Where All Of The Physical Assets Of A Bail Bond Company Go

If you want to release a relative or friend from jail, he or she is going to need a bail bond. To get the bail bond, you need cash, or you need some sort of physical asset to secure the bail bond. If you do not have enough cash, you can use your house, cars, boats, luxury vehicles, jewelry, and anything else of value. However, you should be aware that in the event that your friend or relative jumps bail (i.e. skips town and does not appear in court), then everything you used to secure the bail bond becomes the property of the bail bond company. What the bail bond company does next with it is up to them, but here is where most of the acquired physical assets go in these situations. 

Sold Outright for Cash

If it is a car or some sort of luxury recreational vehicle, the bond agent can sell it outright for cash. It may be sold to a dealership or to a private party. The cash acquired from the sale is then split between the bond agent's financial losses for posting bail and the money owed to the court for the bail bond and jail fees. If the bond agent turns a profit above and beyond what is owed, he/she gets to keep that money.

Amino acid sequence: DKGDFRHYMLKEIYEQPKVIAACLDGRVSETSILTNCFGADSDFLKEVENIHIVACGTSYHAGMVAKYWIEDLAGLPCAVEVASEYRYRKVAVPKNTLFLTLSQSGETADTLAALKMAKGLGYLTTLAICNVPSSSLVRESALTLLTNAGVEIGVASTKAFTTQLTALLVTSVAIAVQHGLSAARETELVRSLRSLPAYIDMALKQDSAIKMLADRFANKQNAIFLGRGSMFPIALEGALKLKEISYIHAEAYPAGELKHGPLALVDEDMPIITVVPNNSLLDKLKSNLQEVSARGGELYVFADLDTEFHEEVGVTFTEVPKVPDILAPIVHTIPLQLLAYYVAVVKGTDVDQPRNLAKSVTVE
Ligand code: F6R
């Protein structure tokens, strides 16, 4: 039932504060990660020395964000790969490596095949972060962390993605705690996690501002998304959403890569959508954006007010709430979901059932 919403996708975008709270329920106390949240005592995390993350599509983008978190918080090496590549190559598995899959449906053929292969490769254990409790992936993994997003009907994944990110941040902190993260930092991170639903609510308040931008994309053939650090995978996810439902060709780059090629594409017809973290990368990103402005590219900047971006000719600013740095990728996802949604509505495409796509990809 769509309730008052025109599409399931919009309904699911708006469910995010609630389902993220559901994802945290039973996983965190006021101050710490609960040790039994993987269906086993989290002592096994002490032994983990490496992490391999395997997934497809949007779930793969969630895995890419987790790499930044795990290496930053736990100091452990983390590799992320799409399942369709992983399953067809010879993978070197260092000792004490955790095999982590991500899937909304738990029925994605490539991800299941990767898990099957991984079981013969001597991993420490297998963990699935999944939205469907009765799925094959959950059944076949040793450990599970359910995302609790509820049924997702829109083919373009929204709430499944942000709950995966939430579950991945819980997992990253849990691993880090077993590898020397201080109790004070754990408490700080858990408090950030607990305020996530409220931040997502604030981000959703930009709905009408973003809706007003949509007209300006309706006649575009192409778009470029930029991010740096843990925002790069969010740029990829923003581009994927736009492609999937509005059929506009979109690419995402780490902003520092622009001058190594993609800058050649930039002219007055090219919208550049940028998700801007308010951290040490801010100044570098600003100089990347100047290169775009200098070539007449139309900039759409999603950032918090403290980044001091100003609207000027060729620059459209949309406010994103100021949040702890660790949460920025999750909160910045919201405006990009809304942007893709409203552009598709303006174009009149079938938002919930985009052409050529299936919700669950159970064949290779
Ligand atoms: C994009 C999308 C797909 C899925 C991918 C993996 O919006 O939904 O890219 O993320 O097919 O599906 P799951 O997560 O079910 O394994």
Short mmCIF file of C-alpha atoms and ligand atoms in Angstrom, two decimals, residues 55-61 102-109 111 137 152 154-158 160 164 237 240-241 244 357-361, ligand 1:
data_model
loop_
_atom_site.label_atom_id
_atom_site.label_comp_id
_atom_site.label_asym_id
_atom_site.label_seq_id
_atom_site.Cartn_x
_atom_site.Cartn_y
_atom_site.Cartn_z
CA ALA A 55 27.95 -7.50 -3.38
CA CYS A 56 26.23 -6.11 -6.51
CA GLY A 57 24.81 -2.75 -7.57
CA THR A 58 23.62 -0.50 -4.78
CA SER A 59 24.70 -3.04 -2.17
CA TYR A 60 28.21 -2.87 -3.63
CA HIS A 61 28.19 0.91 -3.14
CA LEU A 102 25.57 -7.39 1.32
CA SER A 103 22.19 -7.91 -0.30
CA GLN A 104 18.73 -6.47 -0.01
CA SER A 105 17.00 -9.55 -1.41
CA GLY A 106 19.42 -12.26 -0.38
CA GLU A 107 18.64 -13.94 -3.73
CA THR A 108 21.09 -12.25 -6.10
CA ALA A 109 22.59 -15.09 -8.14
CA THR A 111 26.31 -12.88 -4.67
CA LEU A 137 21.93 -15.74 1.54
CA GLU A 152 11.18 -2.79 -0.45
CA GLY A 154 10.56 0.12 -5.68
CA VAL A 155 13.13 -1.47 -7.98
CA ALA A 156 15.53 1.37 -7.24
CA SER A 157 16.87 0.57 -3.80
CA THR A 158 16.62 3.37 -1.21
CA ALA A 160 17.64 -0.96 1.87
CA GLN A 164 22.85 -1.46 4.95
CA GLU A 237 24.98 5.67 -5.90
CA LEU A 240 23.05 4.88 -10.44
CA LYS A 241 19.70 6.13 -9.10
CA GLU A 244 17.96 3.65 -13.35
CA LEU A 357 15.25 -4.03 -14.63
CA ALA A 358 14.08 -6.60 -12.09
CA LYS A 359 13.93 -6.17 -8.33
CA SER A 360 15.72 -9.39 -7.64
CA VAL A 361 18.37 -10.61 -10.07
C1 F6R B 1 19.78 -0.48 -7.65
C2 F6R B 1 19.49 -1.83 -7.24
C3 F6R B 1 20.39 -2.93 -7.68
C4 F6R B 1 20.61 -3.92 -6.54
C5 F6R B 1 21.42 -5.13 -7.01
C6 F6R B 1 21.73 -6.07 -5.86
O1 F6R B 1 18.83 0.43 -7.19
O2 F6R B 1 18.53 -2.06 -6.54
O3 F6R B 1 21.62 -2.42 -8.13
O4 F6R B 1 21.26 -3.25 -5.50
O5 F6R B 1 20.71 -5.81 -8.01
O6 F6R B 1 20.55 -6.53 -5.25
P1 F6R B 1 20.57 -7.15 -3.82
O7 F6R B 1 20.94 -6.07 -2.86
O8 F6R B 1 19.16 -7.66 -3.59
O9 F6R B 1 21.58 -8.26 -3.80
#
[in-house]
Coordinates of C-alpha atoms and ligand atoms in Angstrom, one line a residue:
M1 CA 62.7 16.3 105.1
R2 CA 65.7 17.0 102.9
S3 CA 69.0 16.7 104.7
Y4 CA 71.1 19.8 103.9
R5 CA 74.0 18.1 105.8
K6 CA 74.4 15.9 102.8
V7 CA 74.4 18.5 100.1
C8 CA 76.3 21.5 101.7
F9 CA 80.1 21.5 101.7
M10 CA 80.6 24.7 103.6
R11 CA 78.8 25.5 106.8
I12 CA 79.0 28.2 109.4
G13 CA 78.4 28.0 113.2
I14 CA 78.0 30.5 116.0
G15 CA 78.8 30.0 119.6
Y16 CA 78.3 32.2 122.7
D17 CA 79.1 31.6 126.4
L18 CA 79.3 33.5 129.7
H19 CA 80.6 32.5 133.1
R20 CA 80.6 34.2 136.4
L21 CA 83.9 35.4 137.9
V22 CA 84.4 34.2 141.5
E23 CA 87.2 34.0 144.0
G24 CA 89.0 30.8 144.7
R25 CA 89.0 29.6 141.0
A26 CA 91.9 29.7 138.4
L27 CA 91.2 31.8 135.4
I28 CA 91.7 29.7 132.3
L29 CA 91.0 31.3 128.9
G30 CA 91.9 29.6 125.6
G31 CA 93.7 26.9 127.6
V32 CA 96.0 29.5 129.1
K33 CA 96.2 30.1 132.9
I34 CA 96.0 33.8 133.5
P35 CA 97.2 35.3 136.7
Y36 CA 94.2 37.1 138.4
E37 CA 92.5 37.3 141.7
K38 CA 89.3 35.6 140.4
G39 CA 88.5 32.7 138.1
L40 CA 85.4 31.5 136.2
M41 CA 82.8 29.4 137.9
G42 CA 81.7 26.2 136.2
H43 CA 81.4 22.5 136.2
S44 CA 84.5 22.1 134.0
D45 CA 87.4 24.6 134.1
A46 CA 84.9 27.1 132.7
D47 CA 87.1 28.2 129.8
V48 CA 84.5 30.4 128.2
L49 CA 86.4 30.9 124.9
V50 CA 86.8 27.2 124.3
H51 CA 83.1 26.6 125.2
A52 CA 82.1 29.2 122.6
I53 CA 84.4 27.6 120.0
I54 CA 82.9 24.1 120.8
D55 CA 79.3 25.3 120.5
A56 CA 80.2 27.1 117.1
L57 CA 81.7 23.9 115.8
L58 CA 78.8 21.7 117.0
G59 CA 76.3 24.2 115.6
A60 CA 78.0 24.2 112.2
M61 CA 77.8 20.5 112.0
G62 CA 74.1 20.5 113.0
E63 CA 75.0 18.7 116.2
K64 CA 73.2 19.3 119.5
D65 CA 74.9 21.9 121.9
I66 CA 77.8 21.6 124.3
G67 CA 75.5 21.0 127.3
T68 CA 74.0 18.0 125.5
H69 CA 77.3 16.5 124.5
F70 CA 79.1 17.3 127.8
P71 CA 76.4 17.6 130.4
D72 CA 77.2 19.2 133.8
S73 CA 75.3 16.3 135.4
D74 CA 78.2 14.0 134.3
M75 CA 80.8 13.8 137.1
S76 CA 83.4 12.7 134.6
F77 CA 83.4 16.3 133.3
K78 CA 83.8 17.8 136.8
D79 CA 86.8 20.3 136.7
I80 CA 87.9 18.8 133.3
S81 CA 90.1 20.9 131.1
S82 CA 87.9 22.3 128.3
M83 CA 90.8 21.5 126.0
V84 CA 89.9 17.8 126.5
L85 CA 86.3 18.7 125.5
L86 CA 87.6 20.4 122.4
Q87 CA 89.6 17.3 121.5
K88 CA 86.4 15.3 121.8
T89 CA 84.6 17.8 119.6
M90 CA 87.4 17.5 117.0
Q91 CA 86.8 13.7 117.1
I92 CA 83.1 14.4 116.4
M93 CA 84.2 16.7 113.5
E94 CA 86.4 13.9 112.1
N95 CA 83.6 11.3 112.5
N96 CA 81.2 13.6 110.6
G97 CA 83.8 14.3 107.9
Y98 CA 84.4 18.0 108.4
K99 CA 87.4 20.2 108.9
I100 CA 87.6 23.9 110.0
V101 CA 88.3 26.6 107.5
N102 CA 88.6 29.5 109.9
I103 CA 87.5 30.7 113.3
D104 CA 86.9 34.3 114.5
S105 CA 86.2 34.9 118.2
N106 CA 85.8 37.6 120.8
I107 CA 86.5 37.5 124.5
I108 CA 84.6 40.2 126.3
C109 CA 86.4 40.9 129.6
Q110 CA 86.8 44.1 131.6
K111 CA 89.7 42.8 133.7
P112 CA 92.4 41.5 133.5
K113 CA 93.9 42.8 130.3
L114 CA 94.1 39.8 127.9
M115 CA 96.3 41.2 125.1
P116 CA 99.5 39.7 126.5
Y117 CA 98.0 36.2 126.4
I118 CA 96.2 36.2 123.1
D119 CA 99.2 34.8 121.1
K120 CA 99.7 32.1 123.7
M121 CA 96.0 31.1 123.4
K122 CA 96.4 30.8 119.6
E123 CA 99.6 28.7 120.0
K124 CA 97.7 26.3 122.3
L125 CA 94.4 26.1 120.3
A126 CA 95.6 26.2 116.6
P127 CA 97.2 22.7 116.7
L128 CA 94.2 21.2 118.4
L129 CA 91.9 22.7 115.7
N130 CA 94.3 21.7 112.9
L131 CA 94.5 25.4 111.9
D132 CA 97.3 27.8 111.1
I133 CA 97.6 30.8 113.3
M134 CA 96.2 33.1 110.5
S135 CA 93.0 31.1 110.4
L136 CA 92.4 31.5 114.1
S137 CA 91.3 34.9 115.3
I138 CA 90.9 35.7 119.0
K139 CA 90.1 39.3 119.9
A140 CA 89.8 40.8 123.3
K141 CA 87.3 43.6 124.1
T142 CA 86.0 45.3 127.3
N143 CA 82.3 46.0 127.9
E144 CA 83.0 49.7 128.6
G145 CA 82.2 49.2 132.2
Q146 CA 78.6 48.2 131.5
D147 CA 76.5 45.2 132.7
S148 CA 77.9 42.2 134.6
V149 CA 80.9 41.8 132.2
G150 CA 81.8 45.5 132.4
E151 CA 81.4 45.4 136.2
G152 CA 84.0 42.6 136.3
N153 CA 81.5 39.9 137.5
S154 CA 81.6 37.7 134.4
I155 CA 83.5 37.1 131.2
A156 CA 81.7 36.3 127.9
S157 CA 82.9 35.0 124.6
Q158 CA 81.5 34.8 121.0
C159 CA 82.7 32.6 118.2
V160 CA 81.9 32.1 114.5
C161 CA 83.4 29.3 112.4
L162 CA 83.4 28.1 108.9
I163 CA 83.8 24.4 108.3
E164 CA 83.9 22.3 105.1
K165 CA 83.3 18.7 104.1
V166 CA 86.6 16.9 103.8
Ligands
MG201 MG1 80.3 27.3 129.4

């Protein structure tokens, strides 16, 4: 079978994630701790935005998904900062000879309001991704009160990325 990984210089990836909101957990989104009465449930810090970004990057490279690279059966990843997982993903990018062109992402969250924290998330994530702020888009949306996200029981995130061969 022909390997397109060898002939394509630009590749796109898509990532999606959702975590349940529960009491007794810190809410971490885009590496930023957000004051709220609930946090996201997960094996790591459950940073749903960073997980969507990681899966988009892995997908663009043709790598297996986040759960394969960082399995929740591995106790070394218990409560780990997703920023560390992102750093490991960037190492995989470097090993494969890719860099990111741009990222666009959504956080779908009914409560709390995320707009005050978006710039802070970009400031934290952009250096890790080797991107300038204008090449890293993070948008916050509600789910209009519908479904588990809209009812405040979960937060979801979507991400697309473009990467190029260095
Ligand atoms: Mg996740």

Properties Go to Auction

Properties (meaning real estate and homes) often go to the auction block. City and county auction blocks will auction off the house or property used to secure the bail bond. The goal is to make enough money to cover the bond, the related legal and jail fees, and possibly the original bail amount set by the judge if the judge so deems it under the laws in a city/state. Again, any money made above and beyond that on the auctioned property is pocketed by the bond agent.

There is a glimmer of hope in this matter, however. If you can raise enough cash, you can go to the auction and try to win your house back. You will need to pay in cash or a certified bank check, and the amount might be more than your home is worth. If you are serious about getting your property back, this is really the only way to do it.

Jewelry and Furs Are Appraised and Then Sold or Pawned

As for jewelry and furs (if applicable), both are appraised for quality, craftsmanship, and resale value. Then the bond agent can resell these to recoup financial losses. If the agent so chooses, and there is no law, restriction, or debt to the courts that needs paying, the bond agent can also choose to keep these items as payment. The items may also be sold to stores or pawned for cash.